The Green Party has claimed the National Government is suppressing key information on asset sales before voters head to the polls this weekend - and the Ombudsman was helping.
Government claims that shares in state-owned power companies would remain in New Zealand hands following its asset sales programme were made without official advice, One News reported yesterday.
Greens co-leader Russel Norman last night said his party, like One News, had sought advice to Government on the plans but had also been refused the information both by National and the Ombudsman.
"Given that the privatisation of state-owned assets is one of the central issues of this campaign, it is outrageous that the National Party suppressed government advice about this very issue," Dr Norman told the Herald.
"It is doubly outrageous that the Ombudsman, who is supposed to work for Parliament and the people, has backed up the suppression of this information just days before the polls."
National has sought to allay voters' concerns about its plans to raise $5 billion to $7 billion through the partial sale of four energy companies and Air NZ by saying 85 to 95 per cent of the shares would go to New Zealand investors and no single shareholder will be able to own more than 10 per cent.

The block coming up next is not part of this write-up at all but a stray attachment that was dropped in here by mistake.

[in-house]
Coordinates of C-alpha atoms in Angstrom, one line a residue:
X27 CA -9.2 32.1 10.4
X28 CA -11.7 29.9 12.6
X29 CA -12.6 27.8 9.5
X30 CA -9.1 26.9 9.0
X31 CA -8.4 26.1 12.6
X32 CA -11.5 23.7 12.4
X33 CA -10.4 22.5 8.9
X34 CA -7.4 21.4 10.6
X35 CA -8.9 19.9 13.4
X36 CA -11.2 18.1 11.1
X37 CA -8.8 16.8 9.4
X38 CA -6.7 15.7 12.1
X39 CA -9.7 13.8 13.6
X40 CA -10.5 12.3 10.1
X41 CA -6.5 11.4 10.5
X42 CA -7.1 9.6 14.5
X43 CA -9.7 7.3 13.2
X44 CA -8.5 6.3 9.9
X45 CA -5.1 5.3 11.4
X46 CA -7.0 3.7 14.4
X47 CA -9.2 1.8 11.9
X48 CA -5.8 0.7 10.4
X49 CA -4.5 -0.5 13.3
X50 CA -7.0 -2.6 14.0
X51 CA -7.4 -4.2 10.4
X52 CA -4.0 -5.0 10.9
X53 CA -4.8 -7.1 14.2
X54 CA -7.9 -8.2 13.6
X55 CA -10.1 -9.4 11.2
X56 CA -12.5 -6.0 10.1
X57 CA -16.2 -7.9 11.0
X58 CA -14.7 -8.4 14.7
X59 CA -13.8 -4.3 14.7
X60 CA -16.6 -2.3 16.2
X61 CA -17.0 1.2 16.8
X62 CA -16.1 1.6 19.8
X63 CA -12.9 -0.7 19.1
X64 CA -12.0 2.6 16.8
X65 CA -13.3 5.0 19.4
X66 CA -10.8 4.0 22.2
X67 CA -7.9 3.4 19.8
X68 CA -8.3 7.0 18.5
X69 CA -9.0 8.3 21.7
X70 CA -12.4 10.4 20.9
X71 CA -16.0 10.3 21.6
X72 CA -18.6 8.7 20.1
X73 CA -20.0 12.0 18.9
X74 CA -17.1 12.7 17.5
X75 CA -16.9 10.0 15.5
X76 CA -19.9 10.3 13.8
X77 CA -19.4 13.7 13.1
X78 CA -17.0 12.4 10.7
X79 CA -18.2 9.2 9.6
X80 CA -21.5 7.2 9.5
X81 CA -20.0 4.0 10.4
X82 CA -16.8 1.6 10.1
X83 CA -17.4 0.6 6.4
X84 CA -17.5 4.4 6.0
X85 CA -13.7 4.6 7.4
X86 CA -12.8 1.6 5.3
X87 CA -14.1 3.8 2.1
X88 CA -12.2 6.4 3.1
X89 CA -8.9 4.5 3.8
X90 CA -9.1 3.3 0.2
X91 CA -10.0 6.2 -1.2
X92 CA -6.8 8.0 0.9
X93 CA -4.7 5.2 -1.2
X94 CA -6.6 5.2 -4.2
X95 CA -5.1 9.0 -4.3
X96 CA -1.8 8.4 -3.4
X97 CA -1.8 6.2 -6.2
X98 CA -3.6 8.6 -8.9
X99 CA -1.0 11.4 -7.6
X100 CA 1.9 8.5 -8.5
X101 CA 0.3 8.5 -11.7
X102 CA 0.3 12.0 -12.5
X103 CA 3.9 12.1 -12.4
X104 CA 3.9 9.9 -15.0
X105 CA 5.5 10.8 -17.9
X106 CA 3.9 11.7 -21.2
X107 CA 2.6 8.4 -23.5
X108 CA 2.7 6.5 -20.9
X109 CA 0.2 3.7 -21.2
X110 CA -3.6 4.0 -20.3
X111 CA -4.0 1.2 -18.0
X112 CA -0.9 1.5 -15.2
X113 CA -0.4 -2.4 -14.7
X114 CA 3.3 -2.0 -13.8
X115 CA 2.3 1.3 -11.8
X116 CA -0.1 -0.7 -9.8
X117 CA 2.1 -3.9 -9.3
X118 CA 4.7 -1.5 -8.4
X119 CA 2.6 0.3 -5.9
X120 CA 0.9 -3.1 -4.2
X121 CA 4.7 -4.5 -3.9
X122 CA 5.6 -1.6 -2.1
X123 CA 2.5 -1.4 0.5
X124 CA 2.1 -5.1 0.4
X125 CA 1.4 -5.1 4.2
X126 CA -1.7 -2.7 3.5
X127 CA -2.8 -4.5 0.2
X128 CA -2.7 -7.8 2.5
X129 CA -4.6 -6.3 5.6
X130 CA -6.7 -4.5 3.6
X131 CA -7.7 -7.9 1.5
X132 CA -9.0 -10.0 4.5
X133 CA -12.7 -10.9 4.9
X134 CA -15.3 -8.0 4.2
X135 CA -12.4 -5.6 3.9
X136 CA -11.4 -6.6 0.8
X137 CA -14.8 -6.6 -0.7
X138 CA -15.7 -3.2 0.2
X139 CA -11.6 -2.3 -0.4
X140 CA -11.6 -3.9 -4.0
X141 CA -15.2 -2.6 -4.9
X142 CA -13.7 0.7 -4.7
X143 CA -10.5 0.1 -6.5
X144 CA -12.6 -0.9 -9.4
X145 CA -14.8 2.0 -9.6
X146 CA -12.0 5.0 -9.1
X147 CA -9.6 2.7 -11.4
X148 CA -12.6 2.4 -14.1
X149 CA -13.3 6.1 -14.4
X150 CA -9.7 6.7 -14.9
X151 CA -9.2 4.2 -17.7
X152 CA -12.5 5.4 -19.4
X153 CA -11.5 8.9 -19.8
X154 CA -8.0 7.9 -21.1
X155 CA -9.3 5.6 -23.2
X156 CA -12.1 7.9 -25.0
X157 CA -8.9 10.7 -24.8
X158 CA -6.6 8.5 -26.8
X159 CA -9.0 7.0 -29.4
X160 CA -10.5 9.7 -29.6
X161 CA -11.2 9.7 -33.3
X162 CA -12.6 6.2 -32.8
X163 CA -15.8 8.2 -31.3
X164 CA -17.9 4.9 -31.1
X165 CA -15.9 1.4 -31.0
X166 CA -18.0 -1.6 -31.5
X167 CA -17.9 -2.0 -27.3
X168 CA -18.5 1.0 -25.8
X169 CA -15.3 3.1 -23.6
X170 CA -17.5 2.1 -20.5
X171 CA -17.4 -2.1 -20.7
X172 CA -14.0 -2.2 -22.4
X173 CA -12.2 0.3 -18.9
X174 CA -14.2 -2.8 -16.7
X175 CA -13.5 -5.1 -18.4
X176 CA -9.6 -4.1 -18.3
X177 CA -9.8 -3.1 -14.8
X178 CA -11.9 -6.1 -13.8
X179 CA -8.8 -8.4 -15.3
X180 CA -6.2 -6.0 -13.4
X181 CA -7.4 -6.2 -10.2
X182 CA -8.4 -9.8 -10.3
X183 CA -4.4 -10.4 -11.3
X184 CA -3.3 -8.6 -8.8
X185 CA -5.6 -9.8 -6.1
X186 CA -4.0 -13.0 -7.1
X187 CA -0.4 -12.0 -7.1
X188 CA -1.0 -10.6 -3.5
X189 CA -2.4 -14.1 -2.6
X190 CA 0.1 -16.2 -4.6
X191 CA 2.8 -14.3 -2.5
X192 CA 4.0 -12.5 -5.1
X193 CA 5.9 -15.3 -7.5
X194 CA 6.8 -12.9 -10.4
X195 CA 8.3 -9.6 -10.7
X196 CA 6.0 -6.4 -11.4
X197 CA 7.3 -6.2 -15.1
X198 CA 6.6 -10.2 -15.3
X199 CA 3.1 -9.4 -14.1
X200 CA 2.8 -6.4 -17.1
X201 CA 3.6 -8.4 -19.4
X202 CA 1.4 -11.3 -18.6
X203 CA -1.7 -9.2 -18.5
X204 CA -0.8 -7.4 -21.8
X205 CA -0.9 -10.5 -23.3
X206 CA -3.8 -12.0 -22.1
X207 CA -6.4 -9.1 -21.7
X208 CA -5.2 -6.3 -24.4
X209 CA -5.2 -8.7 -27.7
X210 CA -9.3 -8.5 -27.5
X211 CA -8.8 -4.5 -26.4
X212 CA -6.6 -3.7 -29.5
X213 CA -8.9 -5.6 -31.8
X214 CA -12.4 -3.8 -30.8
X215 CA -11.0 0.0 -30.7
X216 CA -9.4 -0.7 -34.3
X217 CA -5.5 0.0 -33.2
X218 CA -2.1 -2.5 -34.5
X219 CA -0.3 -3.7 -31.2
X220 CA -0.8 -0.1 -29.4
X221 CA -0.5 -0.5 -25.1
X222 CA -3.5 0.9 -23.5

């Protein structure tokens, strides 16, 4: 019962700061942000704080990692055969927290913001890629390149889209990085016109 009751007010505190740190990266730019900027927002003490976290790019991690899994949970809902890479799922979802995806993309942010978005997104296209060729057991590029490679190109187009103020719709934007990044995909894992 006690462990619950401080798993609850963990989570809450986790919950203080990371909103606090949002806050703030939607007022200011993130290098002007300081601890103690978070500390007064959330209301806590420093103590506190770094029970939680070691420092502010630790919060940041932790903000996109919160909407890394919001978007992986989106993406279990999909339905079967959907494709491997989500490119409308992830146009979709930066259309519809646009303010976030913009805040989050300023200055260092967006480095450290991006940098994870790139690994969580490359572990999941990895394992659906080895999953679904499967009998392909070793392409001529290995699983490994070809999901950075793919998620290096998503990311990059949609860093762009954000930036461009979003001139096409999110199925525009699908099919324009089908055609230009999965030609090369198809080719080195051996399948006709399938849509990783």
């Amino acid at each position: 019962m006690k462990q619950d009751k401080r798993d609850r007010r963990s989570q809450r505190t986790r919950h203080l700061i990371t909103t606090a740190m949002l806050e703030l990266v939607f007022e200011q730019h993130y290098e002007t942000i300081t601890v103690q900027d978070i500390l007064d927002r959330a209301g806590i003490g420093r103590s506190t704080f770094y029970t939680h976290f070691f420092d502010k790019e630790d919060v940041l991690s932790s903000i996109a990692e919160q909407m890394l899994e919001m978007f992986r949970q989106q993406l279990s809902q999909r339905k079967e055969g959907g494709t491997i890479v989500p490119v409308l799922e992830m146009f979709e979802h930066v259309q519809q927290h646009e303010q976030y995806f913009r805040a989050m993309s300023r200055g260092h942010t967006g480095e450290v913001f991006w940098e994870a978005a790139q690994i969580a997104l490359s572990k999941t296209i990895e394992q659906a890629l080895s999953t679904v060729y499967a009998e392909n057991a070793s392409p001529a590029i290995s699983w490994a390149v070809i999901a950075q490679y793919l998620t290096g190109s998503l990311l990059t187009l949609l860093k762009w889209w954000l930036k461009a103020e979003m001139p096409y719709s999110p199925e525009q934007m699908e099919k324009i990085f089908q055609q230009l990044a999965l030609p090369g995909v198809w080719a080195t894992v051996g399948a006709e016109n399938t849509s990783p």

But One News last night said it had sought the advice on which the Government based its asset sales plan from ministers under the Official Information Act.
It had been denied, and then went to the Ombudsman to appeal the Government's decision.
While the Ombudsman chose not to have the information released, it revealed the Government's assurances were based largely on the views of ministerial employees and on informal discussions with finance industry figures.
One News reported that Treasury admitted it had not provided Minister of Finance Bill English with any advice about the workability of a 10 per cent shareholding cap.
"It looks like National has deceived New Zealand, tried to cover it up and been caught out," Labour leader Phil Goff said.
The Ombudsman, in upholding the Government's decision not to release the documents, said disclosing the information could affect the returns gained from the sales, in turn having a significant economic impact.